By ANDREW NELSON, Staff Writer | Published August 21, 2014
ATLANTA—On the day he was to become a deacon, Elie Hanna was led by two deacons to circle the altar three times as he kissed its corners as a sign “his life revolves around the altar of God.”
As the spiritual leader of the Melkite Greek Catholic Church in the United States presented him with the clothing of a deacon, the crowd in the church shouted in Arabic, Greek, and English, “He is worthy!” Deacon Hanna replaced his white garments with gold vestments, as he took on a new role in the church, one older than the priesthood.
Some 200 people on Sunday, Aug. 10, crowded St. John Chrysostom Melkite Catholic Church, Atlanta, for the ordination to the diaconate, celebrated with Bishop Nicholas Samra, the head of the Melkite Eparchy (Diocese) of Newton, Massachusetts. It was the second ordination since 2012 of a deacon for this church, where most members have family roots in the Middle East.
The congregation heard the bishop’s message that to live as a Christian means a life of service. Bishop Samra said in the early church, first came the apostles, followed by the appointment of deacons, earlier than priests. The deacons’ duty was to care for widows, orphans and all the community.
Bishop Samra said, “To be a disciple of God, you have to serve each other.”
And for Deacon Hanna, it’s what he has done since childhood.
“This is a natural extension and formalization of my dedication to serve the church and God,” he wrote in an email.
Working in the health care industry and a father of two young children, Deacon Hanna spent four years preparing to serve as a deacon. His wife, Dzovag (Zoe), is a financial services consultant and also volunteers at Queen of Angels School, in Roswell, which their children attend. He studied two weeks a year in Massachusetts for a time of prayer and learning about this ancient role. Father John Azar, St. John Chrysostom pastor, also taught him about serving as a deacon.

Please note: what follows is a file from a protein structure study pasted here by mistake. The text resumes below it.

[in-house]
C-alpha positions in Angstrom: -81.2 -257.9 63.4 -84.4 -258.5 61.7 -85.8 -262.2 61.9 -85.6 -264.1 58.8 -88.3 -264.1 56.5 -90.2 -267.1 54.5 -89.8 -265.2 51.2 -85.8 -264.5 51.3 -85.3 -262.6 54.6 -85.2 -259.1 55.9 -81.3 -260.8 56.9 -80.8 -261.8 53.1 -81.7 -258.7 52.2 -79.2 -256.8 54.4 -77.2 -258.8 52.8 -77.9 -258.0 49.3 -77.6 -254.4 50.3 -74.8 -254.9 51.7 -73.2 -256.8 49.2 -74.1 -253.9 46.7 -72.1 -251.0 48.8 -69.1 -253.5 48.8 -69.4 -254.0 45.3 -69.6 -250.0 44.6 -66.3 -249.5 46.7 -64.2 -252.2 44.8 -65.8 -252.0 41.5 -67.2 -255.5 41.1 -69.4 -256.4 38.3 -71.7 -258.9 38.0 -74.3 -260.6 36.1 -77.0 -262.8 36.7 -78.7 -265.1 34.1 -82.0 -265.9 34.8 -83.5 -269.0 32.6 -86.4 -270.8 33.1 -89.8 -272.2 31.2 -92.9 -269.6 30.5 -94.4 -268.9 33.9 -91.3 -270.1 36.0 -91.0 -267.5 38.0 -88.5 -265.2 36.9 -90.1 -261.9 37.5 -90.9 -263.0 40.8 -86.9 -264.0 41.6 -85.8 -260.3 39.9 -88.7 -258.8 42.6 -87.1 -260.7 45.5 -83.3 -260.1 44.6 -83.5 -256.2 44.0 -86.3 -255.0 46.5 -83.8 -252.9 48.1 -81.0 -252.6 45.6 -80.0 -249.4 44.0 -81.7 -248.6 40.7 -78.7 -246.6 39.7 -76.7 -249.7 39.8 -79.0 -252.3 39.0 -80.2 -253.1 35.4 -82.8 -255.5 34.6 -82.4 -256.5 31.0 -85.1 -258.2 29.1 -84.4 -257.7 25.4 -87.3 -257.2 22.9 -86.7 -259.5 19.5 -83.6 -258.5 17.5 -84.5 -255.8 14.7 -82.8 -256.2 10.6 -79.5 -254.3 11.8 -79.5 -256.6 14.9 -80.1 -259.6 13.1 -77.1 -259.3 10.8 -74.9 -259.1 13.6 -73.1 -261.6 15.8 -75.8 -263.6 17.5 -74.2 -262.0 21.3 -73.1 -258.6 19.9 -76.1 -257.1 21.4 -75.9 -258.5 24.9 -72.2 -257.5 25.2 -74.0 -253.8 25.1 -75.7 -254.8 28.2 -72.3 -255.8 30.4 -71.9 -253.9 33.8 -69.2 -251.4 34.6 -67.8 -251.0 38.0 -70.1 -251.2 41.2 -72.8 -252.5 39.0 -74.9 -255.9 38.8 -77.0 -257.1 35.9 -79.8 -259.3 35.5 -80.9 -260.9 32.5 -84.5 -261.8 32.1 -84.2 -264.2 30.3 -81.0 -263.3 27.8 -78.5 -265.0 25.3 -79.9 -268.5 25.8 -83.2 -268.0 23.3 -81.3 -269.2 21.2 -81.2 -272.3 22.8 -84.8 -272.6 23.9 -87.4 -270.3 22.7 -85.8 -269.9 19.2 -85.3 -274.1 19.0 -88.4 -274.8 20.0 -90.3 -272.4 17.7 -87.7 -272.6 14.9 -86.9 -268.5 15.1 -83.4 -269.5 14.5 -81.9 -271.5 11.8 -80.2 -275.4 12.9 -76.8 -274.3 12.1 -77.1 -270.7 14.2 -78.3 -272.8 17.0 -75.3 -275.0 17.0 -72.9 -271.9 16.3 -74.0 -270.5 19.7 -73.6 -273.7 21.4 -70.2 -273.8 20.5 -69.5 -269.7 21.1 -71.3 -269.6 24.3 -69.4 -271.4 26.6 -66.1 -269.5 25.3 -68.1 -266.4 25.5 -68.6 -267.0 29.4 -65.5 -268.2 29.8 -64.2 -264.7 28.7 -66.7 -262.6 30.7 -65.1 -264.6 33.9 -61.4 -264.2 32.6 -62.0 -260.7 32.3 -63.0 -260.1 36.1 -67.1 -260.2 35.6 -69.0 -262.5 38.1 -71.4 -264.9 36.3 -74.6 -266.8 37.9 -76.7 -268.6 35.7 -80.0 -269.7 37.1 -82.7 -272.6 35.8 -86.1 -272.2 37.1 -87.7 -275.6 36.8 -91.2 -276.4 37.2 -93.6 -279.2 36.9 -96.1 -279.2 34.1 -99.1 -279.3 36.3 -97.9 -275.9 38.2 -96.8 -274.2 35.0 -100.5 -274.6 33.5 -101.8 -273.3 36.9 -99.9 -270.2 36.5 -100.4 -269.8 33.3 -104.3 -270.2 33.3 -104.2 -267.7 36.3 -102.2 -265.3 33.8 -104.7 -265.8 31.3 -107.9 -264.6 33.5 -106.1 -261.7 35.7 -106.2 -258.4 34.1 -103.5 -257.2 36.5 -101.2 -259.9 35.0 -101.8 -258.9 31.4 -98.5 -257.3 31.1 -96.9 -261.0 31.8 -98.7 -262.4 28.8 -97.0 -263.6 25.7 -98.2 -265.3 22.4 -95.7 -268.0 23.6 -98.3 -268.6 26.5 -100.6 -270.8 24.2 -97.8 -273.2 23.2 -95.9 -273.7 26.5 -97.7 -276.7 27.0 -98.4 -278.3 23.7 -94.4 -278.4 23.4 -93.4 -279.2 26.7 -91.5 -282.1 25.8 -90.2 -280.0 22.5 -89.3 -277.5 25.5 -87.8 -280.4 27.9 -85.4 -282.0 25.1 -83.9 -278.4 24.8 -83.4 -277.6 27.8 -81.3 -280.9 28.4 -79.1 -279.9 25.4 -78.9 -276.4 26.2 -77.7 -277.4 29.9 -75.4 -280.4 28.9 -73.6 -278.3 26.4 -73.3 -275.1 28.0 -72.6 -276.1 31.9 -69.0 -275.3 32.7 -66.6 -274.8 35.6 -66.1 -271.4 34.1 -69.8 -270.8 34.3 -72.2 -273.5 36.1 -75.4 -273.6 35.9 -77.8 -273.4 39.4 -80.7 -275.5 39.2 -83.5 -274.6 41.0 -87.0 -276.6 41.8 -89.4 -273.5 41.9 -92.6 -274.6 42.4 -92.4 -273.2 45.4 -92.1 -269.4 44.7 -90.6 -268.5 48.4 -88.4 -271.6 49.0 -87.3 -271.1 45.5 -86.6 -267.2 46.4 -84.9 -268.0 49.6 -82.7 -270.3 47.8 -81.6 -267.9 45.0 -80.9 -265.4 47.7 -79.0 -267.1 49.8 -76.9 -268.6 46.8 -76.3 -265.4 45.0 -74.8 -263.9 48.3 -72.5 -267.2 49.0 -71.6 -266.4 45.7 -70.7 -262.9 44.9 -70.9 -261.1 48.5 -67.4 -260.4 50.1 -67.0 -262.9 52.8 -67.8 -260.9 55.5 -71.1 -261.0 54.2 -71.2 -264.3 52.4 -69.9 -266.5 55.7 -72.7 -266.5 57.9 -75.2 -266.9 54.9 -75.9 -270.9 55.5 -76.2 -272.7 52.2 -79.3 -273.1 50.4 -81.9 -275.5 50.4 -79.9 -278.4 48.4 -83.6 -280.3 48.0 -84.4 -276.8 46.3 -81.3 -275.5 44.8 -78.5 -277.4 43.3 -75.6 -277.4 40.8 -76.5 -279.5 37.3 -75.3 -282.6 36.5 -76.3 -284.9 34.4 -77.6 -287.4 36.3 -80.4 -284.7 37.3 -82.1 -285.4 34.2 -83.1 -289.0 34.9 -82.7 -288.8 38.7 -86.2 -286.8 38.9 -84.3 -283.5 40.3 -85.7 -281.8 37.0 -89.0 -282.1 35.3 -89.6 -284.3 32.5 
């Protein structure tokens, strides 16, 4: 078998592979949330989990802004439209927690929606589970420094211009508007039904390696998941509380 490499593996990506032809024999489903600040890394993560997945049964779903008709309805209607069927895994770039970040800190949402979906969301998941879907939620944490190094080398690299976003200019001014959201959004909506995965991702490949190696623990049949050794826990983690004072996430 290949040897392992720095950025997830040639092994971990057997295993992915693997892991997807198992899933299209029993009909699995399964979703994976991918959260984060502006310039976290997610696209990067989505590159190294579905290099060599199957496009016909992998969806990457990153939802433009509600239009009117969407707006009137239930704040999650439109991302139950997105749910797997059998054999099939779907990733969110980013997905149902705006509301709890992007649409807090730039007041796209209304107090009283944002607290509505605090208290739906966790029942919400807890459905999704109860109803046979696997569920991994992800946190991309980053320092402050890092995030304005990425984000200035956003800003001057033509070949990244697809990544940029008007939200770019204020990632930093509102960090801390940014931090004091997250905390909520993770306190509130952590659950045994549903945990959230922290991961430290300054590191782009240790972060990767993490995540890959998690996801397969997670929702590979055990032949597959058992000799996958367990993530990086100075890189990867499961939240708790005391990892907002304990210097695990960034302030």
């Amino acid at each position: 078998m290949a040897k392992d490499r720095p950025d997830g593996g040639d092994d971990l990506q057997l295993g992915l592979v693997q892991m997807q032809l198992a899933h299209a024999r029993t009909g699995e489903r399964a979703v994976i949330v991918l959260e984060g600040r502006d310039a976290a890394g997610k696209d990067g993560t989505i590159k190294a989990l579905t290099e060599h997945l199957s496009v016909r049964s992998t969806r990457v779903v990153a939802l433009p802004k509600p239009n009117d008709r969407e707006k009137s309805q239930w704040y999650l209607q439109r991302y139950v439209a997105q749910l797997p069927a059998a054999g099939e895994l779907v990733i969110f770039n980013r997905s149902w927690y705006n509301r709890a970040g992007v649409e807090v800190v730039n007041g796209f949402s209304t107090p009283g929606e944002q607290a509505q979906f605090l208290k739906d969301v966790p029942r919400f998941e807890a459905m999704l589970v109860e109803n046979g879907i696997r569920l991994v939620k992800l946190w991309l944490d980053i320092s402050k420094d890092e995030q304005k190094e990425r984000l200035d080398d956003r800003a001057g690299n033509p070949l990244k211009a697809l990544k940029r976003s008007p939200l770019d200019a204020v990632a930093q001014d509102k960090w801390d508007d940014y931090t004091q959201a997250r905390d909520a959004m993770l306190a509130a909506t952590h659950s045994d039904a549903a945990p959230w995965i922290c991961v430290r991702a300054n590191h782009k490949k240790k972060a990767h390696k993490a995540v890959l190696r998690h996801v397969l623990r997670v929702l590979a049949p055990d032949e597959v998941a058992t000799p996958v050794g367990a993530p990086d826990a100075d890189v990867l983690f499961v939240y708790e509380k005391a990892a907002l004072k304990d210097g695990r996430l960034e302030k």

The faith community, located in the Druid Hills neighborhood, is an Eastern Catholic church, in communion with the Roman Catholic Church. Melkite worship uses the Byzantine rite, where the liturgy is chanted, Communion is always given under the species of both bread and wine, and the celebrant traditionally faces east. It is one of two Melkite churches in Georgia, the other being in Augusta. There are 75 registered families at the parish. There are more than 40 parishes across the country in the Eparchy of Newton.
Icons of Jesus Christ, the Virgin Mary, and the saints watch over the congregation in a marble atrium courtyard turned church. St John Chrysostom Church is located in the former Candler mansion with its white marble columns on Ponce de Leon Avenue. The former mansion dining room is where the altar stands. A screen of icons separates the holy place from the worshippers.
The bishop admitted ordinations are emotional for him because he is “asking another to take on the role of serving the body of Christ.”
The Gospel reading, which came from St. Matthew, told of Jesus calling Peter out of the boat to walk on water. The apostle faltered and began to sink in the rough waves. Jesus reached him and pulled him to safety.
Bishop Samra compared the story to Deacon Hanna’s new role.
“In a sense, he is walking on water today. He is putting his faith in Jesus Christ. He will begin to walk on water as he begins to serve you,” the bishop said.
Deacon Hanna grew up in Akron, Ohio, but was born in Lebanon. The son of a tailor, he is one of five children of immigrants. The family worshipped in the Melkite church, but would pray at a nearby Roman Catholic church if the family couldn’t make the 20-minute drive to Akron’s one Melkite church. He served at the altar as one of a faith-filled family.
“I remember growing up talking to God directly as a young boy, as my mother taught me to do as often as I could,” he said.
In college at the University of Cincinnati, there were no options beside Roman Catholic worship. Deacon Hanna moved to Atlanta in 1989 and said he was “back at home in the Melkite church” when he found St. John Chrysostom Church.
“Looking back on it, I think that made my faith stronger as I tried to understand how the two were similar and yet different,” he said about the two Catholic traditions. His faith “exploded” at the Melkite community as he explored its historical traditions and faith. In his role as a deacon, he will serve the church where he is assigned. He plans to stay active on the parish advisory council and the altar server ministry but hopes to get involved in the adult catechism program.
St. John Chrysostom has seen two of its members become deacons in as many years. Having new deacons allows a greater service to the community, to visit the sick, lead prayer, and organize works of charity.
Father Azar, the pastor, said the ministry of deacons is varied, according to the parish needs, from administrative functions and social outreach to sacramental instruction. He said the two men serve the church by expanding its ability to care for the community.
In addition, he thinks seeing the new deacons as ministers may spur other men to consider more deeply and respond to their own vocational call from God.